A DAY TO REMEMBER

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“Time is passing. Yet, for the United States of America, there will be no forgetting September the 11th. We will remember every rescuer who died in honor. We will remember every family that lives in grief. We will remember the fire and ash, the last phone calls, the funerals of the children.” —former President George W. Bush

It was a day just like any other; people boarding their flights to travel across the country while others entered buildings to go to work. People were going about their lives thinking about going home at the end of the day to eat dinner with their families, but 16 years ago today the world changed for SOO many people. People lost their family members, their friends, their neighbors; men and women risked their lives running straight into collapsing buildings to try to save as many people as they could and not all of them made it back out.

We are all affected in some way by the 9/11 attacks. I’ll never forget waking up that morning; I was 9 years old, my brother was 3 and my youngest brother was only a few months old. I was getting ready for school and my mom had the news on and she was crying. I didn’t know then what a huge impact this day would make on our lives. I was old enough to know that something bad had happened, but I couldn’t understand why someone would want to do that to us, not when the United States was so great. I remember hoping that my aunts and uncle and cousins were ok because I knew that they lived back east. I remember my mom calling her sisters to see if they were ok and THANKFULLY they weren’t in the city. In the midst of tragedy, we stood up as a Nation and rebuilt as a stronger more UNITED front. We showed the terrorists that attacked us that we could rebuild and that even though we suffered a great loss that day, the outcome would be bigger and stronger than what we were before.

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16 Years later and this beauty stands proud as the One World Trade Center

Two years ago, my fiancé and I had the opportunity to visit the 9/11 Memorial and museum while we were in New York. The museum itself was one of the saddest things I have ever experienced in my life. To see the remnants of what used to be the twin towers; to see the steel beam standing there in the middle of the room with missing posters and prayers and firehouse numbers of all those that were lost; and to hear the stories of those who never made it home that day. Listening to the voices of those people who never made it off the plane who had left messages for their loved ones on the ground…Listening to the messages that were left by the families on the ground desperately hoping that it wasn’t their loved ones on that plane. It was soo heartbreaking. I cried even when I didn’t think I had any tears left in me. Every time I’m in New York, I have to stop by the 9/11 Ground Zero Memorial to take a moment and stand in silence and pay my respect to those who lost their lives.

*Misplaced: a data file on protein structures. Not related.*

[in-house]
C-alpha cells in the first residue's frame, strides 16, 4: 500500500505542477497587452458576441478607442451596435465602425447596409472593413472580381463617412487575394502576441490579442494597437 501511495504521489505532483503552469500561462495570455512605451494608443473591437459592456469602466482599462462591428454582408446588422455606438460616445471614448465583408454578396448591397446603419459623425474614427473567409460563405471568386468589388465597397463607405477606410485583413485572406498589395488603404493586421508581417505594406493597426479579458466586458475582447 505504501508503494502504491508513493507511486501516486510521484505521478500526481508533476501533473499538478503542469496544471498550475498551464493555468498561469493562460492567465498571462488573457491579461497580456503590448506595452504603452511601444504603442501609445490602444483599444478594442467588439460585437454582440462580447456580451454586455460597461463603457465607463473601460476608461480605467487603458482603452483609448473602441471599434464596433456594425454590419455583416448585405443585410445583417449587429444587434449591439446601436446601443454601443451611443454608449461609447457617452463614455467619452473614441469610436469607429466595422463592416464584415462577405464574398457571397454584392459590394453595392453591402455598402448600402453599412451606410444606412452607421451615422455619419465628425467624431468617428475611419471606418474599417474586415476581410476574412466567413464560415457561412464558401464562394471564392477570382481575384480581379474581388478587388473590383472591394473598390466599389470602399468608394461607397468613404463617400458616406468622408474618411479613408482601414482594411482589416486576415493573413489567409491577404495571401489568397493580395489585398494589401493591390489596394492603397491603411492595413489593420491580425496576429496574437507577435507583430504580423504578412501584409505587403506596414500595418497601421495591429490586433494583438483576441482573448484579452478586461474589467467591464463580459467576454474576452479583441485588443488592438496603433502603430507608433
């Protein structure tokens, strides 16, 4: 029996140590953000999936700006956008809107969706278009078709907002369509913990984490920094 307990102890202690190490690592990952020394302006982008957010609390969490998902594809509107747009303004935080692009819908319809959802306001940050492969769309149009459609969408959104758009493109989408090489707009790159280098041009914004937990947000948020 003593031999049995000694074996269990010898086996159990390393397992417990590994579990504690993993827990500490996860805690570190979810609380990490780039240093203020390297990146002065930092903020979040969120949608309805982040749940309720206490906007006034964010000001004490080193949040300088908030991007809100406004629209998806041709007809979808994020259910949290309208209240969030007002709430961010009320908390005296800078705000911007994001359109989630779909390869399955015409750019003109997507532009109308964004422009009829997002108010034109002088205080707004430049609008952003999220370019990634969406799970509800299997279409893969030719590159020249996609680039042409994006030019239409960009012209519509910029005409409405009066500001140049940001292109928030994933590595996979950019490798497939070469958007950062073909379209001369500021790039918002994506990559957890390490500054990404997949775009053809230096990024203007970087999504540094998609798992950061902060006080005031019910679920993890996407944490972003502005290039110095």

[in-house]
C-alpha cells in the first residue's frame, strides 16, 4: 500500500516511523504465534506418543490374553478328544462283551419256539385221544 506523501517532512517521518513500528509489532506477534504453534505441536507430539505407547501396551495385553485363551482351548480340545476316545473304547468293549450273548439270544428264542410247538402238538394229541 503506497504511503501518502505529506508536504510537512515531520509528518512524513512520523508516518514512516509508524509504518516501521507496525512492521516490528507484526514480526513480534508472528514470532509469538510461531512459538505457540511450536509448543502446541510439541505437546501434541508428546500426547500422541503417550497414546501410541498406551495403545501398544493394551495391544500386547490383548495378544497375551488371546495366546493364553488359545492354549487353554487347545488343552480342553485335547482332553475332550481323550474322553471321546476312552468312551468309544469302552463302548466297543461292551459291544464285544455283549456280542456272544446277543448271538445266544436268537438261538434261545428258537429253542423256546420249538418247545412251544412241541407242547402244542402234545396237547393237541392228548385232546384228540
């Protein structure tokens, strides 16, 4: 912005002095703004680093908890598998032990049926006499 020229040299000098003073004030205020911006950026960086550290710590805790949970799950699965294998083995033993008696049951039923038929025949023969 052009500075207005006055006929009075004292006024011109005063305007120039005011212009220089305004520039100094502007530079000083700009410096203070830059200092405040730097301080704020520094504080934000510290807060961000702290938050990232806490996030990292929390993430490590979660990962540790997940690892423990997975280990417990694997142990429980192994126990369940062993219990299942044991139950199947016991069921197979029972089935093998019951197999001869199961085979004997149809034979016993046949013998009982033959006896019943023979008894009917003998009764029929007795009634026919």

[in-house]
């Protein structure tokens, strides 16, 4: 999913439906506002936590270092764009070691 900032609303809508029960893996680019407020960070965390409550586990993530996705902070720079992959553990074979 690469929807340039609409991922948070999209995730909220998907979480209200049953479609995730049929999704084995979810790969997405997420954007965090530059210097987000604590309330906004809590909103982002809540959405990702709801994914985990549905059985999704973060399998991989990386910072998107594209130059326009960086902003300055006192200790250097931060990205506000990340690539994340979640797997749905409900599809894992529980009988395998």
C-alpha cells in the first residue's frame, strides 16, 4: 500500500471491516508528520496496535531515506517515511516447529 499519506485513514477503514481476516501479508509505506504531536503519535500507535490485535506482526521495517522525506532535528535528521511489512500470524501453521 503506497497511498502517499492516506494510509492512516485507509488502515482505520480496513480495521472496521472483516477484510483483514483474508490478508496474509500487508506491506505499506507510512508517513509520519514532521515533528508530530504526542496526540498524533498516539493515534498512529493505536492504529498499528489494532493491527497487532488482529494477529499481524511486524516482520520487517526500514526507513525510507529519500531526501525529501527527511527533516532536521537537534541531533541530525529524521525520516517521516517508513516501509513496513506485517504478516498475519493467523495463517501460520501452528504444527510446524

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This stands in the middle of the museum in the exact place the original building was

To this day when I think about the tragedy we faced, it still makes me angry to know that someone would do this to us. It makes me sad to think of all those innocent people who died and for all the first responders who didn’t make it out of the wreckage. Just writing this post makes me tear up thinking about it all. It’s weird to think that there are people alive who will never know what the New York skyline looked like with 2 towers standing tall or who weren’t even alive when all of this took place and have to learn about it from a history book. I am proud to be an AMERICAN, but on September 11, I am even more proud. I’m thankful that the United States has such a strong backbone to lean on and that we don’t let an attack like this define who we are as a Nation. This is truly a day that we will NEVER FORGET.

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Here is just one of the reflecting pools that is inscribed with the names of every person who died in both the ’93 and ’01 attacks. The Memorial pools are a powerful reminder of the largest loss of life resulting from a foreign attack on American soil and the greatest single loss of rescue personnel in American history.

“If we learn nothing else from this tragedy, we learn that life is short and there is no time for hate.” —Sandy Dahl, wife of Flight 93 pilot Jason Dahl

The birthdays of the victims are remembered by placing roses on their names every year

If you ever get the chance, you HAVE to visit the Memorial and the Museum as each will affect you in some way. I think it’s a great opportunity to pay respects and to learn more about the day that we remember every year. If you’d like to learn more about OWTC then you can click here but if you’d like to visit the One World Observatory which the top of the World Trade Center and see the most breathtaking views check this out.

XOXO

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